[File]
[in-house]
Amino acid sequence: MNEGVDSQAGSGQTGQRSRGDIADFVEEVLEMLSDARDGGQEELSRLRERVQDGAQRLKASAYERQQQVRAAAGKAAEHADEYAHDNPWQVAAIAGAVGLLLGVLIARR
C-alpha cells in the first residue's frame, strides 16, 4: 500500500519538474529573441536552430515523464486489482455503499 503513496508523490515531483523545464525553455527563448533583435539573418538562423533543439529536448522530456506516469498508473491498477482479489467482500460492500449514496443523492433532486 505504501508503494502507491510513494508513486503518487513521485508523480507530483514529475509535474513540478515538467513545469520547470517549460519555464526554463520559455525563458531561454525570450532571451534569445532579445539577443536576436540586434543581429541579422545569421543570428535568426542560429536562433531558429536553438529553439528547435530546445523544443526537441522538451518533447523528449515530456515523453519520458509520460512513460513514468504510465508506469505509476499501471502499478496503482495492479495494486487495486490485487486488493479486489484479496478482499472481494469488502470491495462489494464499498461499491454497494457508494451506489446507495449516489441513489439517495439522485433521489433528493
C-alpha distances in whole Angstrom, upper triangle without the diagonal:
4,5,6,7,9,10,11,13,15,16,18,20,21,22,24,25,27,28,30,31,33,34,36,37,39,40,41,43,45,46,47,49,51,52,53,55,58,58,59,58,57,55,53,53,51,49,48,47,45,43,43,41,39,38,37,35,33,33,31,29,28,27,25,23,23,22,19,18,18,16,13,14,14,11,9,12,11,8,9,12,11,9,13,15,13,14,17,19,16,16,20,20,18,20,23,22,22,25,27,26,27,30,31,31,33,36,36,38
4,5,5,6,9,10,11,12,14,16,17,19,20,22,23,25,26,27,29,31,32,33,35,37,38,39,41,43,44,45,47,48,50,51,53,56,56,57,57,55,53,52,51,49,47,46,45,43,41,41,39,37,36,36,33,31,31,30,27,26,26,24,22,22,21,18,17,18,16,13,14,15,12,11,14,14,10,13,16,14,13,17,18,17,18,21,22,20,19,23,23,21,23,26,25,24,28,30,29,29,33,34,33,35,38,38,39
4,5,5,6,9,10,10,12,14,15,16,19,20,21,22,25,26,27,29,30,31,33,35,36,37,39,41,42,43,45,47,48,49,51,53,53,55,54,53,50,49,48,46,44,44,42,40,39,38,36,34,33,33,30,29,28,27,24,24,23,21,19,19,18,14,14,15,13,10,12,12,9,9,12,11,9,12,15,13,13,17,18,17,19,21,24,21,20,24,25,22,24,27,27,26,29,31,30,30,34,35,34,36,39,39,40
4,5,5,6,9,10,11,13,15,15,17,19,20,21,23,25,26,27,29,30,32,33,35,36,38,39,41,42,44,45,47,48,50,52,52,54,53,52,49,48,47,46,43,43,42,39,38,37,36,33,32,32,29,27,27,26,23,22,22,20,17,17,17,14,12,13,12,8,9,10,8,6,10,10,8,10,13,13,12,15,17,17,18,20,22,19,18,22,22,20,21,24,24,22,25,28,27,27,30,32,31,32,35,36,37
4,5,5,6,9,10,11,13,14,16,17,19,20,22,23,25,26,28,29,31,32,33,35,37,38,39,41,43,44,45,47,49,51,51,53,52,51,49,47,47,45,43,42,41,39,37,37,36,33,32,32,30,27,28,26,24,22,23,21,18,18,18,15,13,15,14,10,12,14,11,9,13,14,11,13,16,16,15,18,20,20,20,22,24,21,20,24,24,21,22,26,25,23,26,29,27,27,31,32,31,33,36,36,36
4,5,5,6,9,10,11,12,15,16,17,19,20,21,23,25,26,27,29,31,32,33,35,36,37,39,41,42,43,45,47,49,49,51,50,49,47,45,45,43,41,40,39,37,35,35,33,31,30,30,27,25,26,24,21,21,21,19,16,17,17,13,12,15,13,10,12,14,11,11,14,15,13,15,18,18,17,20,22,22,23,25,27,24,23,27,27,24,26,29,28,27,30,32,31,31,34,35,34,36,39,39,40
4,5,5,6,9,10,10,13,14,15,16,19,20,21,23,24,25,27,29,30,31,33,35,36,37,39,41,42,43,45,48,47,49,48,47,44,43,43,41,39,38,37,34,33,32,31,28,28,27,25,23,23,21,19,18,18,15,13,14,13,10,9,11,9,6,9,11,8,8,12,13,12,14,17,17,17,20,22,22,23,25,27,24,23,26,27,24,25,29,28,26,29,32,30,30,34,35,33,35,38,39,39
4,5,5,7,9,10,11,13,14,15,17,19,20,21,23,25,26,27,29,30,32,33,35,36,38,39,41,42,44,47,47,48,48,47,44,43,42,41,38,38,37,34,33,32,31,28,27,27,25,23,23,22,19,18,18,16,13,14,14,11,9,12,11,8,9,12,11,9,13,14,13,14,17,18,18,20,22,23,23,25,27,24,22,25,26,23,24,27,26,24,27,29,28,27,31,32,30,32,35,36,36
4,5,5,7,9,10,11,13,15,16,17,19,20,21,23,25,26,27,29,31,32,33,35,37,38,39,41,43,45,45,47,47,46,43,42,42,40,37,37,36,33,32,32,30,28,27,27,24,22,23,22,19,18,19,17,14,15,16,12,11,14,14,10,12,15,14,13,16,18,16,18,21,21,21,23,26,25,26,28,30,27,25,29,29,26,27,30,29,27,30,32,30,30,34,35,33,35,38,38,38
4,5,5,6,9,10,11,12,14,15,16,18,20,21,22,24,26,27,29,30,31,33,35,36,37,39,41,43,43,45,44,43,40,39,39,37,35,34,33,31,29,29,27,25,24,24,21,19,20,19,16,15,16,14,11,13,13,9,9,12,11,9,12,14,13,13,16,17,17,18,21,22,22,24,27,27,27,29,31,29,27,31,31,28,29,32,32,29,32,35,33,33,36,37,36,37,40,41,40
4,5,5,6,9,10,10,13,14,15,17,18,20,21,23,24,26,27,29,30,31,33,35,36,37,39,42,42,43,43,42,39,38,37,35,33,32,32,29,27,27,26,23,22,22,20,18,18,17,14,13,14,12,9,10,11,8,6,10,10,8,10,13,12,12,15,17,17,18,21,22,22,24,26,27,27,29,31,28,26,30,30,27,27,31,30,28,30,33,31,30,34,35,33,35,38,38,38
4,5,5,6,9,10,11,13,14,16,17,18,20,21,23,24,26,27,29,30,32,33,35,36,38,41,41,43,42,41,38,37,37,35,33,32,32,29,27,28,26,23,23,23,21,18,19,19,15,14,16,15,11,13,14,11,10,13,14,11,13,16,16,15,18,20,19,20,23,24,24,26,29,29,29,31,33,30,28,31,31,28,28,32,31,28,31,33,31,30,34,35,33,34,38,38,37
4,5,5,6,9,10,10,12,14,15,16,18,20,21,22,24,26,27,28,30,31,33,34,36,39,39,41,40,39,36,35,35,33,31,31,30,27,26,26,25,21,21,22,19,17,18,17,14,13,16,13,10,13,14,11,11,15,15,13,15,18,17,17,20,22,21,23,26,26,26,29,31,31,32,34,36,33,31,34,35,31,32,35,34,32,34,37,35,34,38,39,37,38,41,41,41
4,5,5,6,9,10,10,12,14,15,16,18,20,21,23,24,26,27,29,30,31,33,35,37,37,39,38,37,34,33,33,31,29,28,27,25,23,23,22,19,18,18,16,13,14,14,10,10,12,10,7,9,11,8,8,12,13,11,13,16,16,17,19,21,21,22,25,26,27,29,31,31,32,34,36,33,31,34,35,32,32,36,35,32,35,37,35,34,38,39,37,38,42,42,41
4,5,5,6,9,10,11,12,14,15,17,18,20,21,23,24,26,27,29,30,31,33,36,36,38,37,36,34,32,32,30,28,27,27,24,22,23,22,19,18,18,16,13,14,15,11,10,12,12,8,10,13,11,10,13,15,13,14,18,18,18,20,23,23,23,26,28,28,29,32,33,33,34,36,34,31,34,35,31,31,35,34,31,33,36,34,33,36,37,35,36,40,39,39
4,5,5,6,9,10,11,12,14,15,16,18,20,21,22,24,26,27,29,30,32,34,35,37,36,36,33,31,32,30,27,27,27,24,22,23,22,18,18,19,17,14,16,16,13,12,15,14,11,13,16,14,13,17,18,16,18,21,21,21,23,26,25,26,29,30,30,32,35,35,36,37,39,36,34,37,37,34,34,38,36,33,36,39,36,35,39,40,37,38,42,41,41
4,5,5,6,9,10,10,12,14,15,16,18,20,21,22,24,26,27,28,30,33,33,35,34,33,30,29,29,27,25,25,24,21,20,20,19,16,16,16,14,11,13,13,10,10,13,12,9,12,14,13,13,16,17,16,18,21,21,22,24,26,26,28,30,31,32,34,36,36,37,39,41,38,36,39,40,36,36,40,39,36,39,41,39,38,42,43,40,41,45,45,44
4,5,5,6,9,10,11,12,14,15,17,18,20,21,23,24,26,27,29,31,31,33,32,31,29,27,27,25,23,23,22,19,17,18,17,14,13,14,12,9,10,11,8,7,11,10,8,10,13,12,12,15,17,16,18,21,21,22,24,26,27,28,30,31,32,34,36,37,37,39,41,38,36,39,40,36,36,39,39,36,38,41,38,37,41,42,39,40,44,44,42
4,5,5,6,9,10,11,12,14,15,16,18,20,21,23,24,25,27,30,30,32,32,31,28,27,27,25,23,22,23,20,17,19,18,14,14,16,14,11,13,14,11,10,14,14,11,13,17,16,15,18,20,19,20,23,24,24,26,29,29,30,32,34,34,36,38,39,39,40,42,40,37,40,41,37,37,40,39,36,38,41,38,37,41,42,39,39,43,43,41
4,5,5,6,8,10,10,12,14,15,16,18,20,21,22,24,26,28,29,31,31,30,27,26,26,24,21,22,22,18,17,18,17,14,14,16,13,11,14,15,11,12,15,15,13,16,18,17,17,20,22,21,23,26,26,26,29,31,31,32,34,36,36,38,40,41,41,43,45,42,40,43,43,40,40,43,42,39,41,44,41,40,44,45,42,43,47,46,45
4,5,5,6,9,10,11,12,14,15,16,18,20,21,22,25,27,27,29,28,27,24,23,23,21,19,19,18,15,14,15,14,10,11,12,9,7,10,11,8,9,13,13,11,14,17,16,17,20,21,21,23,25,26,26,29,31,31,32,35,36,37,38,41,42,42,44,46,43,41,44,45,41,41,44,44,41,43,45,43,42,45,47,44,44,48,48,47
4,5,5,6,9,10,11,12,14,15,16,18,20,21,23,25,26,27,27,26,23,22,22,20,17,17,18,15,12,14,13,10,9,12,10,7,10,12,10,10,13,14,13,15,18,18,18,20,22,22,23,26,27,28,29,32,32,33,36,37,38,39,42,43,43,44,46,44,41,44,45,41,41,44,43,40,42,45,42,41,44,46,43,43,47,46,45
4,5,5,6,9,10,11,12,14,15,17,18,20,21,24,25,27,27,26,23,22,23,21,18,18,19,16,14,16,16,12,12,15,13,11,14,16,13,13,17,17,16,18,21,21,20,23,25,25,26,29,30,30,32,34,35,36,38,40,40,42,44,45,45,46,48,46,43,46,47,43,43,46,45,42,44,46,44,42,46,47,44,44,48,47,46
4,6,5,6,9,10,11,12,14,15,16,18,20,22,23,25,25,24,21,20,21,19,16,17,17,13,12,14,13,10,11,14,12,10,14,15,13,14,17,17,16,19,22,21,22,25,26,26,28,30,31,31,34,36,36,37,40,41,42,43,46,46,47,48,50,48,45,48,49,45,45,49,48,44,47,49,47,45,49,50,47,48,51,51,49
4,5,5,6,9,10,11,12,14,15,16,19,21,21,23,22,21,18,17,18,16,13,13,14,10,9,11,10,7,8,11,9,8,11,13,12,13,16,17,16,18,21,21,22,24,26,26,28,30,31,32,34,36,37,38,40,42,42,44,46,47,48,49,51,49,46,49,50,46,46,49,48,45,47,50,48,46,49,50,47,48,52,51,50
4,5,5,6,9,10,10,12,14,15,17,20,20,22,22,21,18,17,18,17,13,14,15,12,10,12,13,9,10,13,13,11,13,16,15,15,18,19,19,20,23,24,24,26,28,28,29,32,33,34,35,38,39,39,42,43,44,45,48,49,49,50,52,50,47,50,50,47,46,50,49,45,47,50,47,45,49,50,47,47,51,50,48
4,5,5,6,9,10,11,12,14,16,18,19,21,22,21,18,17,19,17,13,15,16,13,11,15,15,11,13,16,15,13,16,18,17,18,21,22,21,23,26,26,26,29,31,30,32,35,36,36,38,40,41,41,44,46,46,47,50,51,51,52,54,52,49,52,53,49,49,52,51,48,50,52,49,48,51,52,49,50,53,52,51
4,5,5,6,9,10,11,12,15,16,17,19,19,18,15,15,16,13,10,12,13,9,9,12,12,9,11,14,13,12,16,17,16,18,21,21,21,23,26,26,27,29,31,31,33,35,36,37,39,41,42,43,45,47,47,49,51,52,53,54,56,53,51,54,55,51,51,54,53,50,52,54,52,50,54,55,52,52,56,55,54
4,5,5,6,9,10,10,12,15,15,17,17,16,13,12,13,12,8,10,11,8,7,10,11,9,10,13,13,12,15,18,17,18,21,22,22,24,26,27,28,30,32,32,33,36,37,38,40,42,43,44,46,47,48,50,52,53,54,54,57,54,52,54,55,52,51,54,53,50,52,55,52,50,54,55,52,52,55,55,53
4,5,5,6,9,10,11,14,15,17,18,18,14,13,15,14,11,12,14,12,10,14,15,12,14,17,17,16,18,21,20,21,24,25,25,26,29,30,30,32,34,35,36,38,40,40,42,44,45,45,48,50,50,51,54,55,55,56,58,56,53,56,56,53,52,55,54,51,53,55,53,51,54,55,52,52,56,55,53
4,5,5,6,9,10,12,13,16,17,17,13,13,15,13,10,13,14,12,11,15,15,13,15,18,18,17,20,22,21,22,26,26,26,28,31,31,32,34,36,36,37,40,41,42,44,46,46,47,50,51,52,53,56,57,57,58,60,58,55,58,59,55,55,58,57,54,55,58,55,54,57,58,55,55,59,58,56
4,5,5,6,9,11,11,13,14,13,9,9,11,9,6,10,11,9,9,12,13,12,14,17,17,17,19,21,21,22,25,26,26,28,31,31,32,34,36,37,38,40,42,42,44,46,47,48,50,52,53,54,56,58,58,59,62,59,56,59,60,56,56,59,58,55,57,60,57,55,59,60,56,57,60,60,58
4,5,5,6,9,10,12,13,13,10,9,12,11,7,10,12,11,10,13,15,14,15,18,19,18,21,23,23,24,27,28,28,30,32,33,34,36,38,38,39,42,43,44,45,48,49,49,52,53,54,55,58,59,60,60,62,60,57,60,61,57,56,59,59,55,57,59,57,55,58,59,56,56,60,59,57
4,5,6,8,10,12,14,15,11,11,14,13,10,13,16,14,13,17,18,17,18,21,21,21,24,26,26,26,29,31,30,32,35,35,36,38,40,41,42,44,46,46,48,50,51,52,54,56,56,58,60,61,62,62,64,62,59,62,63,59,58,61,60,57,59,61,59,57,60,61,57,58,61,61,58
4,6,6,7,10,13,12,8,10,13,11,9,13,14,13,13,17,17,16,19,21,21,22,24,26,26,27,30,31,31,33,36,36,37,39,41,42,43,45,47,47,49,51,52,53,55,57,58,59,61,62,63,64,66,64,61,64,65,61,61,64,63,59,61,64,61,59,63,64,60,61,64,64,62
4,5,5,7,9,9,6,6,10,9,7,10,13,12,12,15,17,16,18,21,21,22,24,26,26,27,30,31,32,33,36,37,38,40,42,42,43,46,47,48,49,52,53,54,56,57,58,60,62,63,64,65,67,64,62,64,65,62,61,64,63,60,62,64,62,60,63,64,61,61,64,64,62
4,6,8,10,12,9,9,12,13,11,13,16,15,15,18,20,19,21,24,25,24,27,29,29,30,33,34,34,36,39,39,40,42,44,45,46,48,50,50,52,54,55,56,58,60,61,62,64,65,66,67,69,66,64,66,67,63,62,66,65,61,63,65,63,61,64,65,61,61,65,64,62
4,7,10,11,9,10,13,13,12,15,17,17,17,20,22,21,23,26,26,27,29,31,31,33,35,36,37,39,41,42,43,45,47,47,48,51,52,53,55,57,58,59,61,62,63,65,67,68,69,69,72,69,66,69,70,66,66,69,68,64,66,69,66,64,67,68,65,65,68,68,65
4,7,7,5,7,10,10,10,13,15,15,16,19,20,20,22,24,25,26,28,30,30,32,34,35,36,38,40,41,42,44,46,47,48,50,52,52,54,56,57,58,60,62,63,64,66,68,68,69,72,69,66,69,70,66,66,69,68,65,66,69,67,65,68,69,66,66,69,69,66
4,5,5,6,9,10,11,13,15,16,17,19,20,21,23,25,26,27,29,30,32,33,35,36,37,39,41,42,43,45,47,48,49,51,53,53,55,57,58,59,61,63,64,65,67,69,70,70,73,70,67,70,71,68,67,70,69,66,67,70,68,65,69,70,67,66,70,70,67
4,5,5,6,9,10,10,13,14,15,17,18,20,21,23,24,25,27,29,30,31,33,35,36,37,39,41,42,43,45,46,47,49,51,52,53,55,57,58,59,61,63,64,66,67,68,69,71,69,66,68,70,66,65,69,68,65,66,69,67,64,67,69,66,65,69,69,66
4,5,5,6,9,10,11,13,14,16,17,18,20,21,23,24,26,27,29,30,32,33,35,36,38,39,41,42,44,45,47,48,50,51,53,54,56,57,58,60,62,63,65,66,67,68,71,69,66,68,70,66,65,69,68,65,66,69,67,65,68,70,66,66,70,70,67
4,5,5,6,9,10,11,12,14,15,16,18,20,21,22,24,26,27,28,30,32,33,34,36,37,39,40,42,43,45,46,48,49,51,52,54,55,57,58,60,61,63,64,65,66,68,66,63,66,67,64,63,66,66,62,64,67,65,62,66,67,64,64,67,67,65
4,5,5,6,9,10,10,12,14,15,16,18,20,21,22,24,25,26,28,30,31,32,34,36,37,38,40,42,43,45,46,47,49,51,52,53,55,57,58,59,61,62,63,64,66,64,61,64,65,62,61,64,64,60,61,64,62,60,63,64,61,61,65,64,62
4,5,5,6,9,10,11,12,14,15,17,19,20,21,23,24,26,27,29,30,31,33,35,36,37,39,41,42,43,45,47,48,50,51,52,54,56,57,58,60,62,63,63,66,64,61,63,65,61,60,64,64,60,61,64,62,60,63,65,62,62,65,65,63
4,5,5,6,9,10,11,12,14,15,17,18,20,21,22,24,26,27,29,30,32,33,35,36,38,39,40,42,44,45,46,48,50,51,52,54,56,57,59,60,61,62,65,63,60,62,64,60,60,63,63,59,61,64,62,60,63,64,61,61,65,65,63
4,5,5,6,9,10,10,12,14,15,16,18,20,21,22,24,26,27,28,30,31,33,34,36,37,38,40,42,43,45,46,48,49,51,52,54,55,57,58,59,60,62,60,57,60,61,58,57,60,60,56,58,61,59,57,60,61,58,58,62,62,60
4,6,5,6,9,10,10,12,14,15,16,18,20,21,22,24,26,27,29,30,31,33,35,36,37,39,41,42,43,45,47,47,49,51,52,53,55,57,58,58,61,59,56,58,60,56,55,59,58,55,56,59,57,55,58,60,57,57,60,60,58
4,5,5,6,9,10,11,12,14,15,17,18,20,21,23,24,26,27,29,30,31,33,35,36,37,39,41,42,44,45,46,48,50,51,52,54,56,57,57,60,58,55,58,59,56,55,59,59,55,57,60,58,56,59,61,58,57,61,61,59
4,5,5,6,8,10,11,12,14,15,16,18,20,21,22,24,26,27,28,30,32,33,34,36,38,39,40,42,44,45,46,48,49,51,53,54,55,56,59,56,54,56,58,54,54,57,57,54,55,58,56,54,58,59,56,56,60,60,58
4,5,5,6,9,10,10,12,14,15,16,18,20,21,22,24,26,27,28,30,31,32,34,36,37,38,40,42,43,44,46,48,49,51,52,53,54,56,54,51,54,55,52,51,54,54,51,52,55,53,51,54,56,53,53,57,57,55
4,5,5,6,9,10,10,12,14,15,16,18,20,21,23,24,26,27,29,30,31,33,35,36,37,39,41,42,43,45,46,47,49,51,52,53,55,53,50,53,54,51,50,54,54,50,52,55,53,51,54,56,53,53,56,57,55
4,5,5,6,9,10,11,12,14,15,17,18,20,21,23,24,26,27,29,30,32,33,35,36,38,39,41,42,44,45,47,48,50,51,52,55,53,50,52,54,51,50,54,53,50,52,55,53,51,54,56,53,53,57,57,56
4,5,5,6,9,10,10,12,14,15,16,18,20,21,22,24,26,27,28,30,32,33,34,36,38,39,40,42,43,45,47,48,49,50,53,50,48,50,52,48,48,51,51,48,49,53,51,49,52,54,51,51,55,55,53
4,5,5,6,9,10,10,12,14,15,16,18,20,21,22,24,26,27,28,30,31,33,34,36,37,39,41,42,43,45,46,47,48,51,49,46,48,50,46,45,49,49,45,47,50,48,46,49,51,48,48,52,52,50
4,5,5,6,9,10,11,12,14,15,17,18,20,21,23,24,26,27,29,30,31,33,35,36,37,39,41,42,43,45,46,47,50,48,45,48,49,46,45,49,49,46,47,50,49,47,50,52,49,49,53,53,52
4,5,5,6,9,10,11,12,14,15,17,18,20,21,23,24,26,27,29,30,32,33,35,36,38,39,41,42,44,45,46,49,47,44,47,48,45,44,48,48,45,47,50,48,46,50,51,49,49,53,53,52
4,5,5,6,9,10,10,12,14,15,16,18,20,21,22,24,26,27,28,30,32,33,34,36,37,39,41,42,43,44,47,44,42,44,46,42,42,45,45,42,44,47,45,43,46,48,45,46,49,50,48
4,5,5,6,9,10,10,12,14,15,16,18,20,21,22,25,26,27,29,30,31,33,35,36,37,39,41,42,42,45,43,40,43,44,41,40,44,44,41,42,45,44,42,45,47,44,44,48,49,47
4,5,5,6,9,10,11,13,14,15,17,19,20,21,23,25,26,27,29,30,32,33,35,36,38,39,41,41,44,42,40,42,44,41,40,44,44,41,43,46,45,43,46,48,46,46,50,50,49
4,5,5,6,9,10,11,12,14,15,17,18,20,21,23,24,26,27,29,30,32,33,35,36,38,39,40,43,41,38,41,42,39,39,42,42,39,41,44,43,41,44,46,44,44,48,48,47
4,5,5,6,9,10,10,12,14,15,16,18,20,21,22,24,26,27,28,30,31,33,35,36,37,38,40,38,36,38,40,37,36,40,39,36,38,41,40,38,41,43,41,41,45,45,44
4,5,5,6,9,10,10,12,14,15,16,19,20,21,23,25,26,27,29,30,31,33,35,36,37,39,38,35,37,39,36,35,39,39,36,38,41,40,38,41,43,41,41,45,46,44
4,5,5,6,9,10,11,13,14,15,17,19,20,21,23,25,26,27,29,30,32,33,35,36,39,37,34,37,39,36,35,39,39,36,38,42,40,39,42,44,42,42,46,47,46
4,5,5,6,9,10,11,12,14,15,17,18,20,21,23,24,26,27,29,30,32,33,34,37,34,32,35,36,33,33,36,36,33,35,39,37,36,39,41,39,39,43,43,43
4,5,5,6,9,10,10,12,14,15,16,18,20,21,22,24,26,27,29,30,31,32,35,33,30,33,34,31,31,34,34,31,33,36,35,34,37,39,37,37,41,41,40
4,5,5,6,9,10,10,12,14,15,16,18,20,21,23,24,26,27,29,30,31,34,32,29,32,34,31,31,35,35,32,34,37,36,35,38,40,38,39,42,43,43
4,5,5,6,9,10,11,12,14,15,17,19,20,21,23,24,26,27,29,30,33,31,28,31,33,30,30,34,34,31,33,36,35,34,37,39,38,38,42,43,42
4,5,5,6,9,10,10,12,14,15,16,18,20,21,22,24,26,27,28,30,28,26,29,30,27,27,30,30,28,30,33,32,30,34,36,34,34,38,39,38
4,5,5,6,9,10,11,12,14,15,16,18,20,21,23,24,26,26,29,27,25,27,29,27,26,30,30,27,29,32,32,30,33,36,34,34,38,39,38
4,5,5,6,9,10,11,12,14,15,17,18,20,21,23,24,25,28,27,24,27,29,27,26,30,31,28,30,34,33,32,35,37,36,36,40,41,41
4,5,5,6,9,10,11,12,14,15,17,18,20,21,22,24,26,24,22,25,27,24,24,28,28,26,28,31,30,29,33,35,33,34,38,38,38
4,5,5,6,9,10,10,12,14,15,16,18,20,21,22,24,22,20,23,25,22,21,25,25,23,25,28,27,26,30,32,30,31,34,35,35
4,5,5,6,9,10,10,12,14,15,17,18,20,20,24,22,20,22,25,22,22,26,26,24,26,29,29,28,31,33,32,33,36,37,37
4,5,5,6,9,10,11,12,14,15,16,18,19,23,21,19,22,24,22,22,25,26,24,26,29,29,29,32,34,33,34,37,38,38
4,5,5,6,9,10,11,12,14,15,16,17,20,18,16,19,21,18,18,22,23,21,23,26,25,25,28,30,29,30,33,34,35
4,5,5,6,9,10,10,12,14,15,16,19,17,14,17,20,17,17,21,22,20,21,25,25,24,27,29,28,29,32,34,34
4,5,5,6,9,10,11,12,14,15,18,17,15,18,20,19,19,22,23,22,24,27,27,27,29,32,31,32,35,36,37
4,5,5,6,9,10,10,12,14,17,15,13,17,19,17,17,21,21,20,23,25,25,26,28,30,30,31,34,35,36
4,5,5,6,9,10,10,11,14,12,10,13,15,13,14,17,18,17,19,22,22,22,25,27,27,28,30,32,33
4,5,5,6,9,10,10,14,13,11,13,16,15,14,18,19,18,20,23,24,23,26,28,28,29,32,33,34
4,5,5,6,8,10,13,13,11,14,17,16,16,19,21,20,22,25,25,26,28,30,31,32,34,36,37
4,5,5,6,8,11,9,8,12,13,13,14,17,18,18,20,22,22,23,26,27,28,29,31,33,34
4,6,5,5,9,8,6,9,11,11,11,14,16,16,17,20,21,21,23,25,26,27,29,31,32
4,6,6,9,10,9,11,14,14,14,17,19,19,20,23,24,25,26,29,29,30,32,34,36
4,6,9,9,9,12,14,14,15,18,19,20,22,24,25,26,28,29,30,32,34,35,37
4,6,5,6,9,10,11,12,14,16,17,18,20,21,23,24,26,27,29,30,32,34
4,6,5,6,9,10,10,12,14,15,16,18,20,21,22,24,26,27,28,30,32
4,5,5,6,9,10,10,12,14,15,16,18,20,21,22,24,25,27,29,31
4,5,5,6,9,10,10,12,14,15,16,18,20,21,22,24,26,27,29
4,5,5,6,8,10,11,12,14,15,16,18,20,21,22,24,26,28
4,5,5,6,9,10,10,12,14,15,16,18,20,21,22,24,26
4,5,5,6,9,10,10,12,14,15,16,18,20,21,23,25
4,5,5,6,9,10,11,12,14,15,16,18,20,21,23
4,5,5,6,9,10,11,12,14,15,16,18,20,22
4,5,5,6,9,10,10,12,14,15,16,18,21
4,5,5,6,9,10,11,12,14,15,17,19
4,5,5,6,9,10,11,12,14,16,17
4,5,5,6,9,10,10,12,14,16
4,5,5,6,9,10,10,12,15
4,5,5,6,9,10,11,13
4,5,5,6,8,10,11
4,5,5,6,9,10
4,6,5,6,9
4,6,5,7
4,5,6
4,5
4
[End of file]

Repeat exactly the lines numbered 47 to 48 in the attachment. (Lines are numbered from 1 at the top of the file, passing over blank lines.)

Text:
4,5,5,6,9,10,11,12,14,15,16,18,20,21,22,24,26,27,28,30,32,33,34,36,37,39,40,42,43,45,46,48,49,51,52,54,55,57,58,60,61,63,64,65,66,68,66,63,66,67,64,63,66,66,62,64,67,65,62,66,67,64,64,67,67,65
4,5,5,6,9,10,10,12,14,15,16,18,20,21,22,24,25,26,28,30,31,32,34,36,37,38,40,42,43,45,46,47,49,51,52,53,55,57,58,59,61,62,63,64,66,64,61,64,65,62,61,64,64,60,61,64,62,60,63,64,61,61,65,64,62